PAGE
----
How To: Restart TeamViewer From The Terminal

In a previous article, I wrote about TeamViewer, and this article will teach you how to restart TeamViewer from the terminal. The reality is, I like TeamViewer quite a bit but it has a nasty habit of failing during the authentication step.

The only way to make it work, without visiting the device in person, is to restart it. I actually do this with SSH, but it’ll work in the terminal. So, you’re doing it from the terminal – you’re just doing it remotely and using SSH to do that.

Well, no… I have no idea how you’ll be doing it. After all, you might choose to do it locally – where this will also work. So, is it really from the terminal? Yes. It just depends on which terminal, I suppose!

Anyhow, this is just a short article. If you’re physically at the computer, why are you using TeamViewer?!? If you’re physically at the computer, you can just restart it with the GUI – or you can use the terminal. 

Restart TeamViewer From The Terminal:

So, if you’re at the device, just open the terminal. If you’re not at the device and TeamViewer isn’t authenticating, just connect to it with SSH. We’ll assume you’ve already set up SSH and know how to connect. If you don’t, then go back and read the SSH link in the 2nd paragraph. You need to use the following commands. 

To stop the TeamViewer service, run:

To restart the TeamViewer service, run:

If you want to just run one command, you can do that too! Just run:

The latter command is probably the easiest, and TeamViewer fails often enough for me to have taken the time to alias the restart command. As far as I can tell, there’s no rhyme or reason for it to no longer authenticate, but that’s what happens.

Closure:

As I use it often enough, I figure this is worth sharing with the world. It’s not a very long article, but it is indeed an article. Hopefully this helps someone who’s having similar authentication errors. As near as I can tell, just restarting the service fixes it and I’d say that the authentication fails every other day, sometimes more and sometimes less. Thanks for reading!

Thanks for reading! If you want to help, or if the site has helped you, you can donate, register to help, write an article, or buy inexpensive hosting to start your own site. If you scroll down, you can sign up for the newsletter, vote for the article, and comment.

Smash a button!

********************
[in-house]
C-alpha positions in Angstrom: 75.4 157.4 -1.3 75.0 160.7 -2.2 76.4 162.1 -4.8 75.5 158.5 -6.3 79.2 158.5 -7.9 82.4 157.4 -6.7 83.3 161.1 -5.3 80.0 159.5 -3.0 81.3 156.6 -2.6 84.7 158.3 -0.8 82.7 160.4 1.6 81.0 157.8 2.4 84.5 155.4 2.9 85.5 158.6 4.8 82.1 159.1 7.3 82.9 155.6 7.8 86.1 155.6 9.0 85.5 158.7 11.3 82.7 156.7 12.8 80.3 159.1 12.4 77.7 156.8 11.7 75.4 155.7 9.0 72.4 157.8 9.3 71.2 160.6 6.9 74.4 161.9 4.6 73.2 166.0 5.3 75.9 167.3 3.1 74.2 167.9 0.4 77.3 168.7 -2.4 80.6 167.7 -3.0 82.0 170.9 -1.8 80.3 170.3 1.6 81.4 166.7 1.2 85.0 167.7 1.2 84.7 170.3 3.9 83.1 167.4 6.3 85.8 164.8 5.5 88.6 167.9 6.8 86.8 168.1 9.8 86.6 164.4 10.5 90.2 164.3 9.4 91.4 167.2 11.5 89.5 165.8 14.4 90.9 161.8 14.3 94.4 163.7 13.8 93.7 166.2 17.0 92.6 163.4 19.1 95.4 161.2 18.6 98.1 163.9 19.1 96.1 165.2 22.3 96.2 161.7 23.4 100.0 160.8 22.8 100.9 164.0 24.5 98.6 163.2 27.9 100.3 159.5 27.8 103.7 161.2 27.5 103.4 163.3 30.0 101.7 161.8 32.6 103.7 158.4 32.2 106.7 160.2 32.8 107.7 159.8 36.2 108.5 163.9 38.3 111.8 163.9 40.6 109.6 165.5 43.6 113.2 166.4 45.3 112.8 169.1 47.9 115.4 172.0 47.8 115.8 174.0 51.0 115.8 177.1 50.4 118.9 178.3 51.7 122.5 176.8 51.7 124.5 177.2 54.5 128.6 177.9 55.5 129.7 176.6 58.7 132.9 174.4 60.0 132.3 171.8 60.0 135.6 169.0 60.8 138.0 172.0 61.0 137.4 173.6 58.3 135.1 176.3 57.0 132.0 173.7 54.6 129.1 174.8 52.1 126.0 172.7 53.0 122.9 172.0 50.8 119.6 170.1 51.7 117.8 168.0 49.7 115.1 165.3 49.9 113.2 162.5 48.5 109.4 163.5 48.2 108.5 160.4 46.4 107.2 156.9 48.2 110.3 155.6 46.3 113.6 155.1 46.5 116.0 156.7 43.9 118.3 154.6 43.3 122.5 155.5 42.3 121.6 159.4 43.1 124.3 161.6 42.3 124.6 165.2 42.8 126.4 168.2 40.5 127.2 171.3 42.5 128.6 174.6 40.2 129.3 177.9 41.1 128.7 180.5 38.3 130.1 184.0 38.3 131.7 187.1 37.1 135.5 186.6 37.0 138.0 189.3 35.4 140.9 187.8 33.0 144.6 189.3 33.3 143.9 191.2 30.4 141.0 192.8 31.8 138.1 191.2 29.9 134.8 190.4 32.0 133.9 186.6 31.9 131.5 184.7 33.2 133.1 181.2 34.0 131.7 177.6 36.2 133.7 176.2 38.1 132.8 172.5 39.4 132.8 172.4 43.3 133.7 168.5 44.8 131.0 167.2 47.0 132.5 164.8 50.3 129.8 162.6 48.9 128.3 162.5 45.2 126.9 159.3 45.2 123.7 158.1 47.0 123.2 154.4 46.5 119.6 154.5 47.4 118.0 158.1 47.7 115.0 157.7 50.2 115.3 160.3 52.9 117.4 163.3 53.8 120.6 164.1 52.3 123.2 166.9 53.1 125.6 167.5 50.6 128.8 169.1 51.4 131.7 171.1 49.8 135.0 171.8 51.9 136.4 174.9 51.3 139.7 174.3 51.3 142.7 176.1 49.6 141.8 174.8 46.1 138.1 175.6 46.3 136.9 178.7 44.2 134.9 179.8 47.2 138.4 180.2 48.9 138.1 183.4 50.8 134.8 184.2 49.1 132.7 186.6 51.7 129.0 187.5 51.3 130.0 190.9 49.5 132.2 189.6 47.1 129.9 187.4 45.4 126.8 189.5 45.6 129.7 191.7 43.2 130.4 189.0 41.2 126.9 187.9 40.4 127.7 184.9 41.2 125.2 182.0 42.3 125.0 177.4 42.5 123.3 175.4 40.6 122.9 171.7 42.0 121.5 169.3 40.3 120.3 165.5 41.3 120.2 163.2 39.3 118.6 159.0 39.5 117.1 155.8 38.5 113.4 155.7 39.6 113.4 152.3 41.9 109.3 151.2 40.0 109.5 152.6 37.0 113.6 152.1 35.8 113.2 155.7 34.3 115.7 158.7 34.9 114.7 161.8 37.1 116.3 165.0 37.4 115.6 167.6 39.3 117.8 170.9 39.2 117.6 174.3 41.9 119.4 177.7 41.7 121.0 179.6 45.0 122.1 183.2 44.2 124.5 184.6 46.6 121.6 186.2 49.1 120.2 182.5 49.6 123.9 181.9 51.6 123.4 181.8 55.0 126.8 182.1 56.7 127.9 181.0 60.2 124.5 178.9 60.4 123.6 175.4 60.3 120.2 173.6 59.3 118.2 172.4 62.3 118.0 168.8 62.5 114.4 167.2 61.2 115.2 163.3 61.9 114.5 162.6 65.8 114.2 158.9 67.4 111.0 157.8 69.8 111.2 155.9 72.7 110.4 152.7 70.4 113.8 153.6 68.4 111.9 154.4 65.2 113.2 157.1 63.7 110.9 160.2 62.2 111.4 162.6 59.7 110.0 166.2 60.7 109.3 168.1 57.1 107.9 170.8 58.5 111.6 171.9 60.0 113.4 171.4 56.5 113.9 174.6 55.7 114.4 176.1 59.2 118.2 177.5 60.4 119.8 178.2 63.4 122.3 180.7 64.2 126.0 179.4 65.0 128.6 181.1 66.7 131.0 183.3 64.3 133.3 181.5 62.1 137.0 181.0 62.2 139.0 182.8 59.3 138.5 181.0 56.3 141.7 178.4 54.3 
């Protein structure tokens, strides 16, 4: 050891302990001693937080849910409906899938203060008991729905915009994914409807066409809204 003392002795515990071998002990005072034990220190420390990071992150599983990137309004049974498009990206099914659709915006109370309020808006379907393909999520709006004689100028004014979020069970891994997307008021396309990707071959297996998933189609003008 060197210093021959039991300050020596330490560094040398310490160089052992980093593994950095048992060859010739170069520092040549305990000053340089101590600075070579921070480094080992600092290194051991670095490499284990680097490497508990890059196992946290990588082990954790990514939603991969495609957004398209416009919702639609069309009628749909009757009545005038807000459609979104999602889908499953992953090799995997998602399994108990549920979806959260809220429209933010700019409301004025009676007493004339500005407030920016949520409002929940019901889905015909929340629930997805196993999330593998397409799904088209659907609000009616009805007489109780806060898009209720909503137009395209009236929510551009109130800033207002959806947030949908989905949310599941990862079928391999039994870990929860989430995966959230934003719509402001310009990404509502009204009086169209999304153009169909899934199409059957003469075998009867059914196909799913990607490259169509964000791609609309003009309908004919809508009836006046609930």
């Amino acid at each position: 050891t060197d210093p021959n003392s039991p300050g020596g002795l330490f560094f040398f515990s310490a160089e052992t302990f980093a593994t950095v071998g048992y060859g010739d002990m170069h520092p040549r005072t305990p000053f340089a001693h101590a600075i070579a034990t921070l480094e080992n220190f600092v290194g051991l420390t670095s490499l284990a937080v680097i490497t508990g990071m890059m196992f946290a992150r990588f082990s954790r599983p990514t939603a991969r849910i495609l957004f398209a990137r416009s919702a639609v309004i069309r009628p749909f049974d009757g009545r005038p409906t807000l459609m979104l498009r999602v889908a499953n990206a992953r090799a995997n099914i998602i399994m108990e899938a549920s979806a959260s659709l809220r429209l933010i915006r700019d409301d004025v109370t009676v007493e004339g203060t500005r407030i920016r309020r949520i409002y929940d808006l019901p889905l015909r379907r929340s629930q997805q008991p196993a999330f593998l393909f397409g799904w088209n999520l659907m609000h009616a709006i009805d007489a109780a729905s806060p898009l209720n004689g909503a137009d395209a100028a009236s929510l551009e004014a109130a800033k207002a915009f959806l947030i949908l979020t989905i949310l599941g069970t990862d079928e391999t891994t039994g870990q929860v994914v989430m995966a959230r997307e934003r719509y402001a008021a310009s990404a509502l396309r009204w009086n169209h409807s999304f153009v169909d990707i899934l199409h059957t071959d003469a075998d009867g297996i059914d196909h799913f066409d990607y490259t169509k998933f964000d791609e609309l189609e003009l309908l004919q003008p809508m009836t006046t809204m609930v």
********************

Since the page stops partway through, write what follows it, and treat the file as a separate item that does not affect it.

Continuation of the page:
[Total: 2 Average: 5]

Quickly Reset Ubuntu’s Default Repositories

Is your software not updating? Are you getting repository errors when you try to upgrade? There’s a quick and easy way to reset the Ubuntu repositories to the defaults.

Ubuntu, like all Linux distros, uses repositories for distributing software. This provides a central location for curated, standardized software that’s almost certain to work on your system. These repositories are not just where you install software from, they’re also where you get your software updates.

If you want to see them in action manually, open your terminal and enter the following:

That will show you the system checking the repositories, updating your internal database of software and software versions. There aren’t a whole lot of defaults, so it’s usually a pretty quick process. If you’ve been adding PPAs or other repositories, it could take a while to get through the list.

Of course, if you see errors with that command then this might actually be the article you’re looking for! There are a variety of reasons why one might want to set the system back to the defaults, and it’s actually pretty easy once you know how.

Reset Ubuntu’s Repos

Like many articles and exercises, this one is gonna start with you cracking open your terminal. You should already know how to do that, but you can just use your keyboard and press CTRL + ALT + T.

Once you have that open, just go ahead and run this horribly destructive (I kid, I kid) command.

NOTE: That command could have a horrible outcome if you mess it up. Be sure to double-check it, or use copy/paste. If you screw this up, you can delete files that you really don’t want to delete. You have been warned!

That command will erase all the entries in your ‘sources.list’ file, technically deleting the file itself, which is not necessarily a good thing. Fortunately, it’s a necessary step and only the first step. The next step is also easy – and more or less mandatory.

Just run the following command:

Up should pop a window that looks a whole lot like this:

software properties
Note the lack of any selected repositories. The next step should be obvious.

There you go. You have a blank slate. Select from those four (or five, if you want the source code and have selected at least one other repository) and then click close. When you close it, the system will ask you if you want to update the database and you should agree, of course. You can also change the server from which you download, and most people pick a server that’s geographically close.

That’s it. That’s all it takes to reset your Ubuntu repositories to the defaults. There’s no wizardry involved. You’re simply removing one file and recreating it with the defaults. You could do it all with a file manager if you opened it as root, but the terminal is faster and easier.

Thanks for reading. Feedback is always appreciated. You can sign up for the newsletter and get a notification when new articles are published. A couple of people asked, so I’ve set it up so that you can donate to help fund the site. I’m not going to try to guilt you into donating. The site will remain online and continue to grow even without donations. Still, I had some interest and figured I’d add it as an option. 

Smash a button!
[Total: 2 Average: 5]